The plainly hyperbolic nature of the book’s subtitle — overlooking as it does the Super Bowl, the World Series, the NCAA tournament, a few auto races and a couple of golf and tennis tournaments —invites a question regarding why anybody should even take the book seriously.
The answer lies in recognition that whoever wrote the subtitle did not read the book. Nicholson makes no claim of pre-eminence for the Derby in the American sports panoply. Indeed he concedes in the book’s first paragraph that horse racing generally is widely viewed as “an anachronistic sport whose heyday is long past.”
The Derby itself, however, is another matter, largely because the Derby has long represented the both profound and puzzling heritage of the state of Kentucky itself.
There is and long has been a Rorschach element to Kentucky (and, the author would argue, by extension to the Derby).
The state is in many respects culturally southern. Slavery was permitted in antebellum Kentucky, and flourished on many of the state’s mansions. Yet the state’s affinity with the South was not strong enough to pull Kentucky into the Confederate orb; Kentucky never seceded from the Union, and its citizens fought on both sides in the conflict, often brother against brother. Kentuckians are fond of pointing out that both Abraham Lincoln and Jefferson Davis were Kentucky natives.
There has always been a third component to the Kentucky culture, a frontier ethic.
This element is perhaps best represented in the persona of Daniel Boone, the frontiersman whose deeds and explorations Nichols frequently draws attention to. And although not widely viewed as a cosmopolitan state, there are also elements of urbanity readily present, largely in Louisville, the Derby’s home.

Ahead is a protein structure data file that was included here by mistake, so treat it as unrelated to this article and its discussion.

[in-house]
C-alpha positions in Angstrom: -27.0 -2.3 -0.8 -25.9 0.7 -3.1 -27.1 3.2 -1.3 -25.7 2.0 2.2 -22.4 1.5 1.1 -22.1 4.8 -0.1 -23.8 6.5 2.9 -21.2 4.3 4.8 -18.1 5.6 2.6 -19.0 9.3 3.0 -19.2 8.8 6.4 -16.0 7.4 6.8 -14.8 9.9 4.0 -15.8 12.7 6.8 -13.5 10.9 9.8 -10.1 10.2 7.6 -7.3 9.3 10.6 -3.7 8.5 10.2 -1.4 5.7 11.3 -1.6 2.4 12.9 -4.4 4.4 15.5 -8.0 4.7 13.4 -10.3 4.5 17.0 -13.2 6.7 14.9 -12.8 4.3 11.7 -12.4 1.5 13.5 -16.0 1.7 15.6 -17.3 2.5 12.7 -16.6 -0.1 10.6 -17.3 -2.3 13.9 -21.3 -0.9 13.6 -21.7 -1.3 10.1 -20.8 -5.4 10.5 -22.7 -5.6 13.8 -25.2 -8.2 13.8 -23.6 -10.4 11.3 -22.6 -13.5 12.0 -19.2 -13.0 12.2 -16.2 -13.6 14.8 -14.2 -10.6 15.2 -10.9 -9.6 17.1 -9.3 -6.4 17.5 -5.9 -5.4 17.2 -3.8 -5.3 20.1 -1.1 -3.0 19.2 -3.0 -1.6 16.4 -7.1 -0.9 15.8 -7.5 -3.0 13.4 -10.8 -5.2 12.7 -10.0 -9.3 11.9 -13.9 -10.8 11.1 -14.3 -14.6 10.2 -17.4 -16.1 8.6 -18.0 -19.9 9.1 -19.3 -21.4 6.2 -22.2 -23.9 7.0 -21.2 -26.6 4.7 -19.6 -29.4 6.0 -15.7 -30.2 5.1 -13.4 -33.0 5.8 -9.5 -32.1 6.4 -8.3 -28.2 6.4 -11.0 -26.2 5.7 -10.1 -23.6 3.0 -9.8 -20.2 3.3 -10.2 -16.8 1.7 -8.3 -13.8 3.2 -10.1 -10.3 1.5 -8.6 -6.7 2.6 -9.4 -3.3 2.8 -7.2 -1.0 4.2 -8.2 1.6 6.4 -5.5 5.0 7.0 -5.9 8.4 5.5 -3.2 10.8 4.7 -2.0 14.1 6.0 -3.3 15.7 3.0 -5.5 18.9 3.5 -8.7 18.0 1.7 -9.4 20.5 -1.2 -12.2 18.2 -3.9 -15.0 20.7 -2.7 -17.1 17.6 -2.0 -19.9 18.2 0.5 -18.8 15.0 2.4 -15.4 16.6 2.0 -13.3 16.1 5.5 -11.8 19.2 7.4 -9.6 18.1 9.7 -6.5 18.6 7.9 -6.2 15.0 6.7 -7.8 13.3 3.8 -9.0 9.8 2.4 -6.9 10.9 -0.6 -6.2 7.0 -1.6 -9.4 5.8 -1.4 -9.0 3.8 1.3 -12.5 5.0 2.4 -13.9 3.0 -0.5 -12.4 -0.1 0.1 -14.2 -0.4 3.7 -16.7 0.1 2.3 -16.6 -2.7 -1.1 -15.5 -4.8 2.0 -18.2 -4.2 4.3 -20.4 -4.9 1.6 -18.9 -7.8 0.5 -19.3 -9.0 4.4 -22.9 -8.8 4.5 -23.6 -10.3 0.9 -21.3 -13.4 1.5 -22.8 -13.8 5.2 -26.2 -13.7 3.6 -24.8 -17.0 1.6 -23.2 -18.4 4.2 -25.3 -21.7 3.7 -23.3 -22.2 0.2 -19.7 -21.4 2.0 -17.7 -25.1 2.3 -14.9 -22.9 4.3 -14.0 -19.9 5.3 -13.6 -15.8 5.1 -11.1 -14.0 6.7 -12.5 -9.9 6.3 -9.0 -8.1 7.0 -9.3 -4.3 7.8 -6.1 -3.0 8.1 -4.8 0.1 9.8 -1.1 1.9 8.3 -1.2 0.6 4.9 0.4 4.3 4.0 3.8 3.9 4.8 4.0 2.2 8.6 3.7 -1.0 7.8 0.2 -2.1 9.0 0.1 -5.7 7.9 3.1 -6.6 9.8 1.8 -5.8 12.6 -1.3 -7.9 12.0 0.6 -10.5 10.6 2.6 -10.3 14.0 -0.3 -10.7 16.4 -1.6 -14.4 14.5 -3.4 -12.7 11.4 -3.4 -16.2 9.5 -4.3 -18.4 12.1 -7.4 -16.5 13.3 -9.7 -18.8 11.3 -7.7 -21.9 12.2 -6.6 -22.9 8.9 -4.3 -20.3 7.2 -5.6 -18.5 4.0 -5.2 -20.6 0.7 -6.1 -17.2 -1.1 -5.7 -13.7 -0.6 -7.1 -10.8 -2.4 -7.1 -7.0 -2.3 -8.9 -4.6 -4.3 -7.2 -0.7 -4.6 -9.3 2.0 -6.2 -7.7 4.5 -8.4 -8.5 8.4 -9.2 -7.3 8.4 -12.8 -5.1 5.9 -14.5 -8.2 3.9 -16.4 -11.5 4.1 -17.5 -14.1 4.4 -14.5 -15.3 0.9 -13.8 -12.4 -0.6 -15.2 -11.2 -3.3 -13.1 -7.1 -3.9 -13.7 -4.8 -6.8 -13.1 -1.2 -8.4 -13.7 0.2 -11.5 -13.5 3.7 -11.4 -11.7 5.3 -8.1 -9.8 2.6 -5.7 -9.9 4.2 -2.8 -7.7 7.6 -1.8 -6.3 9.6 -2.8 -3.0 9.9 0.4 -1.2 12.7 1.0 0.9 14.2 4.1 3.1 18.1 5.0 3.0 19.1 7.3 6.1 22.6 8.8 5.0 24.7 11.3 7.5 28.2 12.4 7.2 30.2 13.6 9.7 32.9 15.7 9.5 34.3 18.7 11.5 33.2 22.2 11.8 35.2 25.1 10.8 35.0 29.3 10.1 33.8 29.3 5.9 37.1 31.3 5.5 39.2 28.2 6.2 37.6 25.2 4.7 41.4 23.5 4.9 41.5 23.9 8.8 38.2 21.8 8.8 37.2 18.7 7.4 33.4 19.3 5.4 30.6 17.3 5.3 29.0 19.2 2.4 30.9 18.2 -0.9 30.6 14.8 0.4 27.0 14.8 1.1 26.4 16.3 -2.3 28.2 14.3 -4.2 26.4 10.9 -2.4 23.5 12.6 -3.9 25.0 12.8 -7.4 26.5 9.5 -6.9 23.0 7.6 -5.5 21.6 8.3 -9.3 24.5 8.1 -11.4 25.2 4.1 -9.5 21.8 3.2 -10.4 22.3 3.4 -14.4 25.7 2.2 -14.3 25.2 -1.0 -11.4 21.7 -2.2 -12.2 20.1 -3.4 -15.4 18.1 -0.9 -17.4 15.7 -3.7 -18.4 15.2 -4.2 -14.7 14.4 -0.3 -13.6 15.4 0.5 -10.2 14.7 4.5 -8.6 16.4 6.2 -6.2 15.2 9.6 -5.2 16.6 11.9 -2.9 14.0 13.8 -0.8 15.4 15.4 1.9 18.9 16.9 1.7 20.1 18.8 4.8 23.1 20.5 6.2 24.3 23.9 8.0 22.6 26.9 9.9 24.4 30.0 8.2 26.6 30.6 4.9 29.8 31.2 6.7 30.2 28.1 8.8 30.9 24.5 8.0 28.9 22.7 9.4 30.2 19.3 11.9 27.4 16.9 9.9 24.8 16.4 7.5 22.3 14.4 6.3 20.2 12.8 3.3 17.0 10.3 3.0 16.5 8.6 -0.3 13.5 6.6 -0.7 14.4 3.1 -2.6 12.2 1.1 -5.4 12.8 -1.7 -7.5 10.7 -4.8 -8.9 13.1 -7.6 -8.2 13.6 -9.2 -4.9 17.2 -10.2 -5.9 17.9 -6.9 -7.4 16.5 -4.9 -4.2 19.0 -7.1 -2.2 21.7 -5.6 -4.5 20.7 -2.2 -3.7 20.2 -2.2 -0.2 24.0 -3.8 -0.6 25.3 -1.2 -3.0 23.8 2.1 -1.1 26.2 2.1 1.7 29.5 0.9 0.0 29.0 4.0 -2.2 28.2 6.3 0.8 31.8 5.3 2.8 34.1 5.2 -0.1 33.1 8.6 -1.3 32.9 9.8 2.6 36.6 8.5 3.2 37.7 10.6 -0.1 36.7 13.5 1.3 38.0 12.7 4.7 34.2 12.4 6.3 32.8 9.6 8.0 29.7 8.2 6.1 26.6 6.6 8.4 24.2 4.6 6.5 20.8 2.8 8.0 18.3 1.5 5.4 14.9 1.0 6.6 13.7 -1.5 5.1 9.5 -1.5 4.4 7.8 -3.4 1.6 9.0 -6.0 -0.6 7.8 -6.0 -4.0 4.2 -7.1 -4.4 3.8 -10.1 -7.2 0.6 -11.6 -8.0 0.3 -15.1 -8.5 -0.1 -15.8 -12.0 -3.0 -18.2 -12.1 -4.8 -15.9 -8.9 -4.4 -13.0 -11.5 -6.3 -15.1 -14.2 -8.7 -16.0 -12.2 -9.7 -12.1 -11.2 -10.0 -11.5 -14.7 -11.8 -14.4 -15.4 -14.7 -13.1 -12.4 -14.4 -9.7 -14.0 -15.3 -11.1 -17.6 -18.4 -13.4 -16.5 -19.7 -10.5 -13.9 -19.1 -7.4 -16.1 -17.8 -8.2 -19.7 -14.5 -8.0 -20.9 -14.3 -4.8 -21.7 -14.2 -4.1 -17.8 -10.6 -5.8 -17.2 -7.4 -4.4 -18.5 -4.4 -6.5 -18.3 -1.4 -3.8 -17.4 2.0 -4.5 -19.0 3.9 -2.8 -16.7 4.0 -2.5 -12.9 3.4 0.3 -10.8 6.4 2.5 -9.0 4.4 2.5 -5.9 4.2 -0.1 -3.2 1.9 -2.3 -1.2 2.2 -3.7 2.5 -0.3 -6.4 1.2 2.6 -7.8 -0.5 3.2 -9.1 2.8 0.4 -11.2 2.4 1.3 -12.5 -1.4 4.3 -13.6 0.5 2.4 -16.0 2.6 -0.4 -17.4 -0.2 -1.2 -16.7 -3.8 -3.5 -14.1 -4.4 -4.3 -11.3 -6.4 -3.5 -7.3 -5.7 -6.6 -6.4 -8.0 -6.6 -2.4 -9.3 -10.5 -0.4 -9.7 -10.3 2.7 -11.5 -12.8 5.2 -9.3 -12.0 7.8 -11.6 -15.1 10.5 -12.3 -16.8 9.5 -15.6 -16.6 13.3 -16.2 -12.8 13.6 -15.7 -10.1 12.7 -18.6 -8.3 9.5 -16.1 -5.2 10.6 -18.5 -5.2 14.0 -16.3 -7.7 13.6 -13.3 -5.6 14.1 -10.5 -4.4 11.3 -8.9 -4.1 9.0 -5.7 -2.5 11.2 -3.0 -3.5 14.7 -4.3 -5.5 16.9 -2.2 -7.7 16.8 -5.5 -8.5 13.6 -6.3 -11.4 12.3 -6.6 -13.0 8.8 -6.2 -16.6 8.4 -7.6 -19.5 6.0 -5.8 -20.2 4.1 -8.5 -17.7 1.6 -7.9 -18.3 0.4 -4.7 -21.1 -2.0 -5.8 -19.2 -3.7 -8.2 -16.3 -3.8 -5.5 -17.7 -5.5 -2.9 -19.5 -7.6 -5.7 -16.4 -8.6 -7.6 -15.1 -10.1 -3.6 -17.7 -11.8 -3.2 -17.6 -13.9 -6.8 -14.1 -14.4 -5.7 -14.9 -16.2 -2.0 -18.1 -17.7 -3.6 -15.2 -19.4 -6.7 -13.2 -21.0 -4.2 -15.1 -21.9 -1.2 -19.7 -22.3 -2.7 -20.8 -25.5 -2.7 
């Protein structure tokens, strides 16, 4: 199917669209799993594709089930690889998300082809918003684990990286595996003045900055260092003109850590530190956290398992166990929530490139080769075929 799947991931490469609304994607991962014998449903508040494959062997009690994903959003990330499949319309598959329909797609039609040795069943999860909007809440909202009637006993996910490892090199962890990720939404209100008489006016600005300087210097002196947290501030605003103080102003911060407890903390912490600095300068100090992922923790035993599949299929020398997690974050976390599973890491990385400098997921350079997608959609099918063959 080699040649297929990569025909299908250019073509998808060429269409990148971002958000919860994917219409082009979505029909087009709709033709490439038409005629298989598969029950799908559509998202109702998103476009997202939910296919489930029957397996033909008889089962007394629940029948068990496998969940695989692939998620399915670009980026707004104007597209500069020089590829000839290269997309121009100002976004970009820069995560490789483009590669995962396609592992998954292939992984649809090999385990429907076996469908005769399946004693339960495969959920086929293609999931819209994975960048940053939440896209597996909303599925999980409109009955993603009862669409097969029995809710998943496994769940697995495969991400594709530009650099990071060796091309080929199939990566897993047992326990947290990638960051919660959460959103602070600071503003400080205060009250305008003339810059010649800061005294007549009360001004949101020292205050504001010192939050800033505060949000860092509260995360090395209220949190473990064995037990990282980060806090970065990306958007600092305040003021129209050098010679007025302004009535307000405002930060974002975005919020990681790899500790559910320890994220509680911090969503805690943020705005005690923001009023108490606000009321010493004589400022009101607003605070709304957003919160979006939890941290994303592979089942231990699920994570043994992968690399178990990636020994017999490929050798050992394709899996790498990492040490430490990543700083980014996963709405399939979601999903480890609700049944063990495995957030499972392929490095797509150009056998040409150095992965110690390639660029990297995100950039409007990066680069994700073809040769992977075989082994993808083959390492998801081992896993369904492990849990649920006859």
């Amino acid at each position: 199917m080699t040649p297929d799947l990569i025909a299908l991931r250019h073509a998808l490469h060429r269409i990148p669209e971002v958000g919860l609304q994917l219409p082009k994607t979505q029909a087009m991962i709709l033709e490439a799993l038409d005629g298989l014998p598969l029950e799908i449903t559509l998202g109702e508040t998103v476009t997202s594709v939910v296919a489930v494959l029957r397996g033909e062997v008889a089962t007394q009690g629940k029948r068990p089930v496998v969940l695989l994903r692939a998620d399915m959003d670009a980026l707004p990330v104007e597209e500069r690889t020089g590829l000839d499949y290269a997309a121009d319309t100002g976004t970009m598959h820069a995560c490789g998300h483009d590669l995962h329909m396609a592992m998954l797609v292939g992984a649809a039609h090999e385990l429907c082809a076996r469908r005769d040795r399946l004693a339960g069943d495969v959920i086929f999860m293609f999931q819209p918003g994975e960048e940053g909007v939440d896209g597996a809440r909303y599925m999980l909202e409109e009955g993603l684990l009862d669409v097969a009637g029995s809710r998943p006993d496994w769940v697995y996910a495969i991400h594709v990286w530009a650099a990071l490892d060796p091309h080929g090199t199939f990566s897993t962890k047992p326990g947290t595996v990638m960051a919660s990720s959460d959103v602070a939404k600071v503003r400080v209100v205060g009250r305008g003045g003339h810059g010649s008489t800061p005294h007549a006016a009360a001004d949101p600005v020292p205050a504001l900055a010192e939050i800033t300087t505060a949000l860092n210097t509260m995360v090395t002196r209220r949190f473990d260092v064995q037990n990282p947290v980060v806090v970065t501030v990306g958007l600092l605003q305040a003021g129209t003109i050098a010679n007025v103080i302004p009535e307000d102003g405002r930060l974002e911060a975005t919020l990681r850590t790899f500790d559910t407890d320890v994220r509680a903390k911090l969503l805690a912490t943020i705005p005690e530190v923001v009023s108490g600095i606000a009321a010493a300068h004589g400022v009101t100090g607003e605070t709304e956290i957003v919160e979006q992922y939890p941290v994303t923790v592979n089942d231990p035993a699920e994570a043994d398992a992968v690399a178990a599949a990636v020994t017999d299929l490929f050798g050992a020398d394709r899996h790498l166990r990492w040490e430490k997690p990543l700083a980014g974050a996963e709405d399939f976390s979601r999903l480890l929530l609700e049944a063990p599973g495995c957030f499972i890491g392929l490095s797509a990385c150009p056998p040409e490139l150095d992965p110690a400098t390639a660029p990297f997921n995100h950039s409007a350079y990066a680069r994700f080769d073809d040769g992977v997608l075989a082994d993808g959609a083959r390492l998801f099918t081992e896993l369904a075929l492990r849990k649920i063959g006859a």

To Nicholson, the Derby becomes an annual “mediator between Kentucky’s mythic past and modern society.” Any Derby attendee can see this mediation at the track itself, as high-society types in the clubhouse engage in conspicuous consumption contests within sight of an infield crowd that is one part Woodstock, one part NASCAR and one or more parts Jim Beam.
The Derby did not spring whole in this format. It developed over decades to its present state. The event has been run since 1875, but not until the first few decades of the 20th century did it acquire more than a regional persona. That persona is largely attributable to the vision and effort of a single man, Col. Matt Winn.
A Louisville native, Winn worked in retailing before purchasing an interest in Churchill Downs in 1902. A superb promoter both of the Derby and of himself, Winn built the race into pre-eminence by developing the best network of industry contacts, enabling him in short order to attract the highest quality field of horses nationally as well as regionally.
‘Winn sold a vision, a dream and a lifestyle,” Nicholson writes. “He was selling romantic notions of Old Kentucky and the Old South.” At the same time, Winn appealed to the sensory tastes of his era’s rich and famous as well as the wannabees. The Derby, Richardson adds, “became an opportunity for the swells to indulge in vice and a chance for the masses to experience a bit of luxury.”
The book is light on descriptions of the races themselves, although not bereft of them. Richardson is more of a business reporter than a sports reporter, so the deeds of such equine legends as Barbaro or Citation are generally confined to one or two paragraphs.
This strikes me as a missed opportunity, particularly in a book of fewer than 220 pages. Consider the Derby career of Assault, a horse you’ve probably never heard of, although he won the Triple Crown (The Derby Preakness and Belmont) in 1946.
Only a dozen horses in history have done that, none since 1978. And even among Triple Crown winners, Assault stands out, having won the Derby by a record eight lengths.
Plainly this was a superior horse, yet any mention of Assault is confined to a single, albeit long, paragraph. Had Richardson been willing to merely split the focus of his book more evenly between the track and the competitors, the narrative would have been stronger and the story-telling more multi-dimensional.
Bill Felber is the Mercury’s managing editor.